While being spellbound by the sheer size of the entrance to the temple, you almost forget to notice the delicate carvings on the walls of stone !! Maybe the novelty of this temple entrance is that it is not in the usual pyramidal tower format like the Virupaksha temple. The base of the main entrance is granite blocks while the top has bricks. The temple is facing north.
Achyutaraya temple is the third temple complex in the sacred centre of Vijayanagar. It is also called the Tiruvengalanatha temple as the deity worshiped here was Venkateshwara, a form of the Lord Vishnu also called Tiruvengalanatha.
Both Achyuta Raya and his predecessor Krishna Deva Raya were devotees of Lord Venkateshwara at Tirupati (in current Andhra Pradesh). Srinivas Reddy in his book Raya details the visits made by Krishna Deva Raya to Tirupati and recalls the inscription made during his first visit. The inscription gives account of the gold, precious stones, pearls and ornaments gifted by the king and was written in three languages – Telugu, Kannada and Tamil so that pilgrims may read it with zeal in their recognisable mother tongues and thus remain etched in their memory.
After you step through the first entrance, you see an almost similar but smaller structure marking a second entrance. The temple in it’s entirety can be seen from top of the Matanga hill; but we didn’t do that climb. Pictures show the temple with two concentric rectangular walls running from the two entrances.
On entering the inner courtyard, you see the open mandapa. Two elephant sculptures are on the either side of the small steps that lead to the open mandapa. Notice the pillars of the open mandapa, they are the sculptures of the magnificent Yali ‼️
If cut-out colonettes were the discovery in the Virupaksha temple, it’s the magnificent Yali sculptures that are our discovery here in the Achyutaraya temple !! The whole composition seem to be carved out of a monolith. Spectacular 😘.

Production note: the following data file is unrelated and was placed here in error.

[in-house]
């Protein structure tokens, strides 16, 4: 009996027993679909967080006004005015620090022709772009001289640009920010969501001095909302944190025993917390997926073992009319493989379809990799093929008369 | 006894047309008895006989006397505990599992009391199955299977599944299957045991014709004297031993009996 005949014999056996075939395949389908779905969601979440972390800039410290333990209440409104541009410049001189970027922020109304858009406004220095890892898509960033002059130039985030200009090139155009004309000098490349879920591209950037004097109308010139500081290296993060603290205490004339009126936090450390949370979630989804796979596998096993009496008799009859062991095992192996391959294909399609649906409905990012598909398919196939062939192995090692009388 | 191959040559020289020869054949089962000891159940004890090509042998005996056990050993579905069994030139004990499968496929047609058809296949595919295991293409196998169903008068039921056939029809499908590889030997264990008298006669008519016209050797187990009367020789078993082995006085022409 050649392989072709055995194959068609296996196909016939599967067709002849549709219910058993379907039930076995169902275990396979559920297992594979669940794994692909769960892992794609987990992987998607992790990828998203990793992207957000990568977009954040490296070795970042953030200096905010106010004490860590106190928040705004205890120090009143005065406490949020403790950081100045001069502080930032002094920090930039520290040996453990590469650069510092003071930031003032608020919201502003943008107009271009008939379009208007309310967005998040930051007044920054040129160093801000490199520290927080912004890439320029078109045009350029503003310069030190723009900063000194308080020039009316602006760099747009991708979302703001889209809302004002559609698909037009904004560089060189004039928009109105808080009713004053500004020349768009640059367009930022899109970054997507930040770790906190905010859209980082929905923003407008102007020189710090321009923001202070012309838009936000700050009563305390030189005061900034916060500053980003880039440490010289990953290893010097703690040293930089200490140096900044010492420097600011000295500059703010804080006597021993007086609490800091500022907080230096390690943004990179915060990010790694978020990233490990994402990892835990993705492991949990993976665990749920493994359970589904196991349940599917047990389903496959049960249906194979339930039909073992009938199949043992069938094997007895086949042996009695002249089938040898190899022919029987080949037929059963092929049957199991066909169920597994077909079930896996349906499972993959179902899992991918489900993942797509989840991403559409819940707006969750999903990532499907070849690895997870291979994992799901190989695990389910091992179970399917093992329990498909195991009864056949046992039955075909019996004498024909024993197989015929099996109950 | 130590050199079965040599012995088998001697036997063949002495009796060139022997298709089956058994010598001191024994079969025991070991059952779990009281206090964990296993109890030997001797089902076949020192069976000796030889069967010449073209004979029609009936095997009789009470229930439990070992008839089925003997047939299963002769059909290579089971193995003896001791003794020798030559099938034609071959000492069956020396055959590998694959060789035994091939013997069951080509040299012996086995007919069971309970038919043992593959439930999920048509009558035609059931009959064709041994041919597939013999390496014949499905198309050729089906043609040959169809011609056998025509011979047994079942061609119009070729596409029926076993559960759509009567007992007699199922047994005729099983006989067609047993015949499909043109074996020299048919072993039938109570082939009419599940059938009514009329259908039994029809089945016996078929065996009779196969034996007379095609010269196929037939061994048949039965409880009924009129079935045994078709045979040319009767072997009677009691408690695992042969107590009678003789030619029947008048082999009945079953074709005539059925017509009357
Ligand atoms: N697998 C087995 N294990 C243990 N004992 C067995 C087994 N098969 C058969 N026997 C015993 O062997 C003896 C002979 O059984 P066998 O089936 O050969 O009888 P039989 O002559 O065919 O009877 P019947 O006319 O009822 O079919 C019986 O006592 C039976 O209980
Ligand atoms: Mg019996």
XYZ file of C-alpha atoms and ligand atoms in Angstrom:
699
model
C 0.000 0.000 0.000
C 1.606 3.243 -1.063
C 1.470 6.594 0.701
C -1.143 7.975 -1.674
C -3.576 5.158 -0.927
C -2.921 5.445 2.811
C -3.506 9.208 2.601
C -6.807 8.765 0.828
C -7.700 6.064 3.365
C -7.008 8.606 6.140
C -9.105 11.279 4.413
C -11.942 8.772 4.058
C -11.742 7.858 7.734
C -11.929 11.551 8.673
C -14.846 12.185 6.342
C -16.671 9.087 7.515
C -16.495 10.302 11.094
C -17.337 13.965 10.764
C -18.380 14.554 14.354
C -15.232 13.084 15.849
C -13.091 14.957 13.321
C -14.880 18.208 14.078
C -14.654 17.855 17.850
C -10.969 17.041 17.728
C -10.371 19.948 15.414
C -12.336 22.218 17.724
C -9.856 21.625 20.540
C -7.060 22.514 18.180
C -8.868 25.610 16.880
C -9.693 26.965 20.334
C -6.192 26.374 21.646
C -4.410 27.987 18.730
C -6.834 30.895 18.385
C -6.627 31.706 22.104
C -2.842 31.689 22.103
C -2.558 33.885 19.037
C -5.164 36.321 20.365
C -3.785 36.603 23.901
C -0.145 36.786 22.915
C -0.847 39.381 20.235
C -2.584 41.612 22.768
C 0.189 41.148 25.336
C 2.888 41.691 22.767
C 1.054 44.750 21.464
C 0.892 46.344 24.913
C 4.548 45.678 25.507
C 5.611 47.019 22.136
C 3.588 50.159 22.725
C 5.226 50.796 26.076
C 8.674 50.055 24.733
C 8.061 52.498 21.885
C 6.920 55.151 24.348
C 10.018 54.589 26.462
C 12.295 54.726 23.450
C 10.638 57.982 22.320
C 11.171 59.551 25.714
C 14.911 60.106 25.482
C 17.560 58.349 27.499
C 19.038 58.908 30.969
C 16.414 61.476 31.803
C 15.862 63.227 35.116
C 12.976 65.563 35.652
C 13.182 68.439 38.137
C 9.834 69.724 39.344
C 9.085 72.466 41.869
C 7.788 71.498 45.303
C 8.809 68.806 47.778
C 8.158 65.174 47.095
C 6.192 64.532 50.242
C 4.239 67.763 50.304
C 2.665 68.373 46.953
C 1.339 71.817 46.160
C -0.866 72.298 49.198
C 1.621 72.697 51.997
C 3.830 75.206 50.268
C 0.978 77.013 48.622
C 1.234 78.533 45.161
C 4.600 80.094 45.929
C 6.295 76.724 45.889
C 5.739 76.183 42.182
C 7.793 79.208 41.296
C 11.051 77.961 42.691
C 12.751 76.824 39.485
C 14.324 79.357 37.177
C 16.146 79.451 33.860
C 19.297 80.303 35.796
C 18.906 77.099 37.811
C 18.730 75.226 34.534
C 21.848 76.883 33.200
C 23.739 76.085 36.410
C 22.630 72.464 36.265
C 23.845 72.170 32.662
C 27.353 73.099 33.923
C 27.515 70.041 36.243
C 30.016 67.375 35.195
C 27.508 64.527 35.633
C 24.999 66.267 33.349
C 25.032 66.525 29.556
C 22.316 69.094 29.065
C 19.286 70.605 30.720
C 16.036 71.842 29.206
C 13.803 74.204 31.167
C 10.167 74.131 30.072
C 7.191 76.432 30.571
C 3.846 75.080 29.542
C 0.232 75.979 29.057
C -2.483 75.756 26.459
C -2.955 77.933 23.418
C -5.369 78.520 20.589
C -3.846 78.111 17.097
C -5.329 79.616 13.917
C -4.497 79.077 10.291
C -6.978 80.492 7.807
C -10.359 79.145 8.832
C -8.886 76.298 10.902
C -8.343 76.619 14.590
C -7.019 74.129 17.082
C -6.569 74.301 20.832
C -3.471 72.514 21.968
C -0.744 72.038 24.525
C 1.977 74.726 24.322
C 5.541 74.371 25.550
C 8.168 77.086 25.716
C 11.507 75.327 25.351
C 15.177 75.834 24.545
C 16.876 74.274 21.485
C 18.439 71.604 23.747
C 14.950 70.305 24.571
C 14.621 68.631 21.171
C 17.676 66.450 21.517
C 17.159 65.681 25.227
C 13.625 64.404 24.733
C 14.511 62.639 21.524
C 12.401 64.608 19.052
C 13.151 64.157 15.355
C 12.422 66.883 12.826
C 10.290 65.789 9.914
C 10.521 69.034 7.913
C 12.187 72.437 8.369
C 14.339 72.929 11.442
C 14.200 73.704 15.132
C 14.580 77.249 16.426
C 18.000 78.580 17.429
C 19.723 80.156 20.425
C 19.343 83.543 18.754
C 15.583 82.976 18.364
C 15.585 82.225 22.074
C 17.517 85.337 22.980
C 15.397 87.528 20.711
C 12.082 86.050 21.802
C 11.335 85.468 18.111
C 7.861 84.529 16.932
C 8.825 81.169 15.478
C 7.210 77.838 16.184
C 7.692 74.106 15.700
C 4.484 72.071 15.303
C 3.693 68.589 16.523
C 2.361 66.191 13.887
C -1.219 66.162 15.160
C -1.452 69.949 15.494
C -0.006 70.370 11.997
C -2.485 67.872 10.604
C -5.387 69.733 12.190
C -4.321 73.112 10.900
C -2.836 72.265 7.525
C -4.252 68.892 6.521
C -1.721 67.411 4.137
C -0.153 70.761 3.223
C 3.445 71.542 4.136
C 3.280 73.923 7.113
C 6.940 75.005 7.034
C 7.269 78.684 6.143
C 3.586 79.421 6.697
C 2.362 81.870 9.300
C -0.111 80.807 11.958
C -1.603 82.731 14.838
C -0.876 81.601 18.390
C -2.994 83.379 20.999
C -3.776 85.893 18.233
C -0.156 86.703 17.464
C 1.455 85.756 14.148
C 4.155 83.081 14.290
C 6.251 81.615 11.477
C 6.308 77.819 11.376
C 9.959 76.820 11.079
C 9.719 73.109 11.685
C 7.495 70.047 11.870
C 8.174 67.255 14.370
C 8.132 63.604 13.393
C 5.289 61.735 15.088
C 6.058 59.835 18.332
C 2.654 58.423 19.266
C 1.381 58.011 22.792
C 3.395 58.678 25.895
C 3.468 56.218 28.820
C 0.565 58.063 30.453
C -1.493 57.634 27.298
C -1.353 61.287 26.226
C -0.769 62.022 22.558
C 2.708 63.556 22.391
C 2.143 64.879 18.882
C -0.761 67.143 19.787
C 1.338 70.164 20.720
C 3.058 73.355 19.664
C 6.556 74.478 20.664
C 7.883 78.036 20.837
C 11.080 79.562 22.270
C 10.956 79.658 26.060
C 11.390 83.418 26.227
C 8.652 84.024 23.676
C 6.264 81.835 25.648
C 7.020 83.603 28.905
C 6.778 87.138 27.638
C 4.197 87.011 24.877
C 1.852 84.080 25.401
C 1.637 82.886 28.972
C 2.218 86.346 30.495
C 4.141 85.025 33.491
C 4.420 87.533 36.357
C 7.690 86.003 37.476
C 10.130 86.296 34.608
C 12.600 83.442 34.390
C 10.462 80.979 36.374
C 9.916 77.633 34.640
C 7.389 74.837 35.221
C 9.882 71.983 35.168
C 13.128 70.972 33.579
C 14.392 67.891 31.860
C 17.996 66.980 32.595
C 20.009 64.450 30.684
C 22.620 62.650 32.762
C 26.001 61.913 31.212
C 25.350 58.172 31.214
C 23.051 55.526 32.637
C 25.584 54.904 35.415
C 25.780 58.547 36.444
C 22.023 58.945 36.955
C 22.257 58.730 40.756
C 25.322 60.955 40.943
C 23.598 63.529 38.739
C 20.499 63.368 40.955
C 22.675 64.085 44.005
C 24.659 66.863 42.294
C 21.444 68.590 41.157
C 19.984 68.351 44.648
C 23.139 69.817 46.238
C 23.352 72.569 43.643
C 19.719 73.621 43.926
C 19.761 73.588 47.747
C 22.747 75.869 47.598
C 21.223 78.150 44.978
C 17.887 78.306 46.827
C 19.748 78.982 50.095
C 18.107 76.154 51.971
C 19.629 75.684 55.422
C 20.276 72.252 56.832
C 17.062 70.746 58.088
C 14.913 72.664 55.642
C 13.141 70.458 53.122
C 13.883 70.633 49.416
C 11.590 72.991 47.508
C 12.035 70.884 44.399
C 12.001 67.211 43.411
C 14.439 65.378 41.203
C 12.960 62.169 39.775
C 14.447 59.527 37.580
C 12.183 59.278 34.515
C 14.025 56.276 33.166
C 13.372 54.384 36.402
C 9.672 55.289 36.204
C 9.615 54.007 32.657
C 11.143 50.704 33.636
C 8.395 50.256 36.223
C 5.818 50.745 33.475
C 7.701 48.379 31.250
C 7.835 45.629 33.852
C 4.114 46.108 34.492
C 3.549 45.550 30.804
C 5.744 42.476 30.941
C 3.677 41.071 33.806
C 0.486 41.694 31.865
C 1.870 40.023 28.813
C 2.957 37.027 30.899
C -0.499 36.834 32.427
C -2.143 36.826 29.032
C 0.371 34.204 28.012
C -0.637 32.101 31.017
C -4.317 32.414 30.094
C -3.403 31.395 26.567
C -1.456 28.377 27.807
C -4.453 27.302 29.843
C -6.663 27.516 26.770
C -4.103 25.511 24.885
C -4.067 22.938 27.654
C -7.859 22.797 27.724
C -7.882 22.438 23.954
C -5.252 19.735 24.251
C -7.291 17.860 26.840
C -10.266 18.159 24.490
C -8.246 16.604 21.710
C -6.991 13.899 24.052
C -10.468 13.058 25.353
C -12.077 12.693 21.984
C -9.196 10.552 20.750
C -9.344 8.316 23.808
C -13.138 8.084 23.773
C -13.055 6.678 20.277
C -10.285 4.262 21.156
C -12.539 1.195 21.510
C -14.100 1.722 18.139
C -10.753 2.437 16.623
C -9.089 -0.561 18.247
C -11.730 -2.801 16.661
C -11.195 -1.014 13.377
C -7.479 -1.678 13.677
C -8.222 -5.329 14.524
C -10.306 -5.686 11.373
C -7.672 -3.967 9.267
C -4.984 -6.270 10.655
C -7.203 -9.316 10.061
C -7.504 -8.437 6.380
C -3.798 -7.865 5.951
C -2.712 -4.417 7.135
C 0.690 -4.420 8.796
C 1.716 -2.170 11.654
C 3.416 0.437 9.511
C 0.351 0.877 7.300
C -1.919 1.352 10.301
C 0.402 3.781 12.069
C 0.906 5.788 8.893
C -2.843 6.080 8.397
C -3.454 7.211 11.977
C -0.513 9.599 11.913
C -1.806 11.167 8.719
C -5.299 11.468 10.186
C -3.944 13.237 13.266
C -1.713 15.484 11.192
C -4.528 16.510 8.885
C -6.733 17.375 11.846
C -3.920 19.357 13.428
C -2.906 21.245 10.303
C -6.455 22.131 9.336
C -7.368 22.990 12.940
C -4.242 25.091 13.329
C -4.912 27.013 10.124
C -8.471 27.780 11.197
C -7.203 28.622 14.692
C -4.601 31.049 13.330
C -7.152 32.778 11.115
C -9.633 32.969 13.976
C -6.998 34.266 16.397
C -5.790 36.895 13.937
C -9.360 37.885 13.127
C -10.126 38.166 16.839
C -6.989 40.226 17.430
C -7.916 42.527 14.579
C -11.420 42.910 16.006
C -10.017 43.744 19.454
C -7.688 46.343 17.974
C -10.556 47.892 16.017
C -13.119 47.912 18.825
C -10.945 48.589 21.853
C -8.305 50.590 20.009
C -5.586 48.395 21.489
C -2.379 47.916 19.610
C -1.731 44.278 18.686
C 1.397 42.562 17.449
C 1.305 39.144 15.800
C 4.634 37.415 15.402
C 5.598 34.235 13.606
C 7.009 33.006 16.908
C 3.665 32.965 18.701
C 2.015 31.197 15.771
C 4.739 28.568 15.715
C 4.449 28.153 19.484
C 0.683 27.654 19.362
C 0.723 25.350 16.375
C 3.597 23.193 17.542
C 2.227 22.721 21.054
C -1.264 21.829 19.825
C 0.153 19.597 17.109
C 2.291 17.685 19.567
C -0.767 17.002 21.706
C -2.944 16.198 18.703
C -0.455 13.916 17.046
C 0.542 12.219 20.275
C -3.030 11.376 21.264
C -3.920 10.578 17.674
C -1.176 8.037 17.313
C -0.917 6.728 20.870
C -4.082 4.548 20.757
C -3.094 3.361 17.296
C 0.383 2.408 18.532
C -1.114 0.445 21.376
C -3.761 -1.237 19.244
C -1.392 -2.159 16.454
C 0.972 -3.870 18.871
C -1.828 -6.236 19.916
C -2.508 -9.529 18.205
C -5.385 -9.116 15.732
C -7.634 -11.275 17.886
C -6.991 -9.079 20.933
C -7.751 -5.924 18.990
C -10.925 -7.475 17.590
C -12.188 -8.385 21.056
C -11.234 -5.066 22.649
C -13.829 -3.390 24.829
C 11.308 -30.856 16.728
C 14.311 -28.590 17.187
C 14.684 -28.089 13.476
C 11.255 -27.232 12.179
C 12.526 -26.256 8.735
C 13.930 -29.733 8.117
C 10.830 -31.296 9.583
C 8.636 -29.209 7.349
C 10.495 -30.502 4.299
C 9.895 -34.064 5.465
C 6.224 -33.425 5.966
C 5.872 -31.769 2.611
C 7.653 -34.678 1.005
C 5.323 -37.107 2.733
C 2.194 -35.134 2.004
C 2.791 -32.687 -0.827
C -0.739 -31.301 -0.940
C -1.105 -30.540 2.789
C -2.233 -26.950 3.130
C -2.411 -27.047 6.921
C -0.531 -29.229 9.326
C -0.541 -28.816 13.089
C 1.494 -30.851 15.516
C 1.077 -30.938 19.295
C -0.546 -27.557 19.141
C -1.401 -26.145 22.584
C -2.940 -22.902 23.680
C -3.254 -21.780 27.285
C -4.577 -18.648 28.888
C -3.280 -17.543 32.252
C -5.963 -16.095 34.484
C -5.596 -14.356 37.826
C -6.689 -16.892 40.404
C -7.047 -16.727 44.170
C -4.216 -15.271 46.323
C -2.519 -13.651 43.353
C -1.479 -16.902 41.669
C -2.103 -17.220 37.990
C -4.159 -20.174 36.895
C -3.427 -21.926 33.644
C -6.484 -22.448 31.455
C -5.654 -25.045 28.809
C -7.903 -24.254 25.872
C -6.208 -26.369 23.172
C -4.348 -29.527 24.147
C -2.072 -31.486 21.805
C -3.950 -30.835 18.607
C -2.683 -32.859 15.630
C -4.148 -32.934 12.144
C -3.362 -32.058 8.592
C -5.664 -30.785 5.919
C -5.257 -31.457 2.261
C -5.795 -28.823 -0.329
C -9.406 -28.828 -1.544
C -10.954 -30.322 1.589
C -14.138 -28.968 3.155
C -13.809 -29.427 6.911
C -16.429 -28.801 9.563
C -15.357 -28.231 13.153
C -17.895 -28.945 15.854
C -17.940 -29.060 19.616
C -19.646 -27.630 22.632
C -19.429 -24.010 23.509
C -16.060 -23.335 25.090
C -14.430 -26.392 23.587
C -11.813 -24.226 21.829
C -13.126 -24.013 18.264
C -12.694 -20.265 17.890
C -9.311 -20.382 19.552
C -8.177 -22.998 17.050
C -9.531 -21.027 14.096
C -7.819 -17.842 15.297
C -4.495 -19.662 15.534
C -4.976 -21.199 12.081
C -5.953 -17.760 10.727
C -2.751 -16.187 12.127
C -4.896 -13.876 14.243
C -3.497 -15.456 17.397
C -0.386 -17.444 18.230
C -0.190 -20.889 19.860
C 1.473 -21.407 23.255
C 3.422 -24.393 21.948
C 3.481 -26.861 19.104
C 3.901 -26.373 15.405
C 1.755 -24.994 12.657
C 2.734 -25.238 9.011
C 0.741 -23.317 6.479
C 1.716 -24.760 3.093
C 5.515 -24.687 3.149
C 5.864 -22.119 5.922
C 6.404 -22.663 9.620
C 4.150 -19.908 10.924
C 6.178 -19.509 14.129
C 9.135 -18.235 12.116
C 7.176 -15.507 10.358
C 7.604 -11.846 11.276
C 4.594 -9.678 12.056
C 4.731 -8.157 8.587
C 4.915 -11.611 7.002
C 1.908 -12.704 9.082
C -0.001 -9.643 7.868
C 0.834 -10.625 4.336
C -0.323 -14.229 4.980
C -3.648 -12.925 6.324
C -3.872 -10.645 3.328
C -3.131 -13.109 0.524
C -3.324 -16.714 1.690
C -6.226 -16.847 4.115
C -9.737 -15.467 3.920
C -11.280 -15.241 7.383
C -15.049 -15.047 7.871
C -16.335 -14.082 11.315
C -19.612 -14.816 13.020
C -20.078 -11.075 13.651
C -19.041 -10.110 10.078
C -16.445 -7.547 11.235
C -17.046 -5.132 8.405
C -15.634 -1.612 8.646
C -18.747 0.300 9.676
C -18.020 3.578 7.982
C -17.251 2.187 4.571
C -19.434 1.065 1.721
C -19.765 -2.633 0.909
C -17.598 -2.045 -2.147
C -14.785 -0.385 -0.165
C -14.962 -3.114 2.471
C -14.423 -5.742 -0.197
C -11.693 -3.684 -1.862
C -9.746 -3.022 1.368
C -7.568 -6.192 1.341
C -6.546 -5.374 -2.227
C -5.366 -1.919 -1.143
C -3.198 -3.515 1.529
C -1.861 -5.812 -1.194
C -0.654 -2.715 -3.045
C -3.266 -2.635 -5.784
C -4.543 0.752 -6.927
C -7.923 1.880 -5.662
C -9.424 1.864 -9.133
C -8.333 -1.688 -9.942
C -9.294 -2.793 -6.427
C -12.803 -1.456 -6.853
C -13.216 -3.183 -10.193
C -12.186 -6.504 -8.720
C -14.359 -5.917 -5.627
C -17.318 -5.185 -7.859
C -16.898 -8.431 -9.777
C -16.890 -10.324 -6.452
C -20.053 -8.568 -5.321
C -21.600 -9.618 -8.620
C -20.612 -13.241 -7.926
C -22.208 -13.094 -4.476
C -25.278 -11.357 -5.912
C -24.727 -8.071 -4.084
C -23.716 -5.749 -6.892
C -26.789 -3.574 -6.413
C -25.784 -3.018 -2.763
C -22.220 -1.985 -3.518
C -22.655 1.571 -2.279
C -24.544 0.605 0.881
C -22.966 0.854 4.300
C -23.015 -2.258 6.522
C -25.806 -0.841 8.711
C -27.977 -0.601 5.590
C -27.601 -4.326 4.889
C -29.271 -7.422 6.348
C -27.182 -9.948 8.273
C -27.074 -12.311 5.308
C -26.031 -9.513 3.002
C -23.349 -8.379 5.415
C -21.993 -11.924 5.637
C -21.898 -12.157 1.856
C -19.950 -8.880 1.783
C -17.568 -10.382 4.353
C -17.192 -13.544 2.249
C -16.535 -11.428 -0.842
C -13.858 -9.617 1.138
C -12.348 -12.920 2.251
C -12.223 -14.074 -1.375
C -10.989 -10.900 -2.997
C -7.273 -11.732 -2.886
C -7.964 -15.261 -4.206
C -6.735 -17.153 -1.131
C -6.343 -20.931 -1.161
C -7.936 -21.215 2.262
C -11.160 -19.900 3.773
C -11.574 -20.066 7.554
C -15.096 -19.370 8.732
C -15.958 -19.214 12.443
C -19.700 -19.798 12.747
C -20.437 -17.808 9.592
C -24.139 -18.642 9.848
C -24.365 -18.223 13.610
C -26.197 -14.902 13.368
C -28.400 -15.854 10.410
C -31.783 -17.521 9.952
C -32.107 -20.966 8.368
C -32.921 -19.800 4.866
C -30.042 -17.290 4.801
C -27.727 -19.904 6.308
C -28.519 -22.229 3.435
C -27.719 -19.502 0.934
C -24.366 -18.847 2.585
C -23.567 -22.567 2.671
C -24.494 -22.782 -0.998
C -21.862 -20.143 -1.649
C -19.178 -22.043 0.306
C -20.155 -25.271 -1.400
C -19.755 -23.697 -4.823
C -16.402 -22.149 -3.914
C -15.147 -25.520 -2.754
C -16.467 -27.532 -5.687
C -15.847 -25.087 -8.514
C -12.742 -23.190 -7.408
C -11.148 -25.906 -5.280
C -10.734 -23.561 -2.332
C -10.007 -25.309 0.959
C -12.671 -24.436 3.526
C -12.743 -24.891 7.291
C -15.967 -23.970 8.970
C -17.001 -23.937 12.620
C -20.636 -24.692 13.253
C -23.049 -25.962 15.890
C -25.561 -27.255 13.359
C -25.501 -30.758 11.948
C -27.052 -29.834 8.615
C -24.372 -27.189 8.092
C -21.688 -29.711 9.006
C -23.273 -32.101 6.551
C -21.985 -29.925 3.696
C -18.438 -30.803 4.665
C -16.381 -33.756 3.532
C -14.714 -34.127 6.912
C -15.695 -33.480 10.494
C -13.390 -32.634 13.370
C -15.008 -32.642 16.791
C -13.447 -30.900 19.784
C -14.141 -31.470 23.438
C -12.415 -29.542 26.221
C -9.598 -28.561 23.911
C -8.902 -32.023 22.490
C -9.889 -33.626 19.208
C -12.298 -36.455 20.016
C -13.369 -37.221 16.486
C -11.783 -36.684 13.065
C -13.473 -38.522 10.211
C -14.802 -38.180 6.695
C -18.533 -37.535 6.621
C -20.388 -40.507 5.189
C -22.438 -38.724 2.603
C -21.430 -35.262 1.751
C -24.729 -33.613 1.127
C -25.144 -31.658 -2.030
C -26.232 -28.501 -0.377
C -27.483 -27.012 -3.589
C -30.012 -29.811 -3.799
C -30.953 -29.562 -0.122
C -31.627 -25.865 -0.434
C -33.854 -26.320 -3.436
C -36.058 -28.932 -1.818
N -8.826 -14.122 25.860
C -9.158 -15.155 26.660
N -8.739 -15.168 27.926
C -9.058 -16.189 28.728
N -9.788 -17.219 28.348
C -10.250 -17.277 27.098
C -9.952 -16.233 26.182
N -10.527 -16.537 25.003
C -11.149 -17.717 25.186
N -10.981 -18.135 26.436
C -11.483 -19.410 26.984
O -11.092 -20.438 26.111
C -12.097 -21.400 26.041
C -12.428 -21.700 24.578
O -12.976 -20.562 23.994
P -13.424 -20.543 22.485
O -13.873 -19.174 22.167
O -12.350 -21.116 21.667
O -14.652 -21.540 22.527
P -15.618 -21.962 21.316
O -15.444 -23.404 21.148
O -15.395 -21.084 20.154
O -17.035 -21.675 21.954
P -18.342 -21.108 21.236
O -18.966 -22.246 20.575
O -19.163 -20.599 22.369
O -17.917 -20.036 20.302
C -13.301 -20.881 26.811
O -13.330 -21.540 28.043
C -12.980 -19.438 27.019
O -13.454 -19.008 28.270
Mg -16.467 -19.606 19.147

Yalis are often carved as guardians to the temples. They are a mix of many animals, how many can you identify in the above sculpture? A lion’s head, a horse’s body, claws and canines of a tiger, eyes of a crocodile, ears of hare, an elephant at the base😀. The idea being that the Yalis have the combined strength of it’s many parts, to ward off evil !! An further to our absolute delight, the Yalis have soldiers riding them; they are armed, you can see the curved sword I’m one hand and with the other they are holding chains hanging from the Yali’s mouth. It’s magnificent ❤️.
The open mandapa then leads to a closed mandapa and then the inner sanctum, it was locked. And so we turn attention to the surrounding structures.
The inner rectangular enclosure of the temple has three small gates; we entered through the north facing gate. There are gates on the east and the west too. You notice once again colonnaded structures with columns and cut-out colonettes running along the boundary of the inner rectangular enclosure.
You will be drawn to the beautiful carvings of elephants on the base of the colonnaded structure and then the lions seated at the base of the colonettes. Majestic !!
And by now the standard structures in a temple complex are familiar – a columned mandapa, Kalyanan mandapa is also seen here.
It’s after 3:00 pm now and we have to keep moving. Hampi beings to shut down by 5:00 pm and we have one more temple complex to cover. I think there were Yalis in the Virupaksha temple too, they just like the colonettes, are another hallmark Vijayanagar beautiful temple architecture !!
More in the next post !!
Take care !!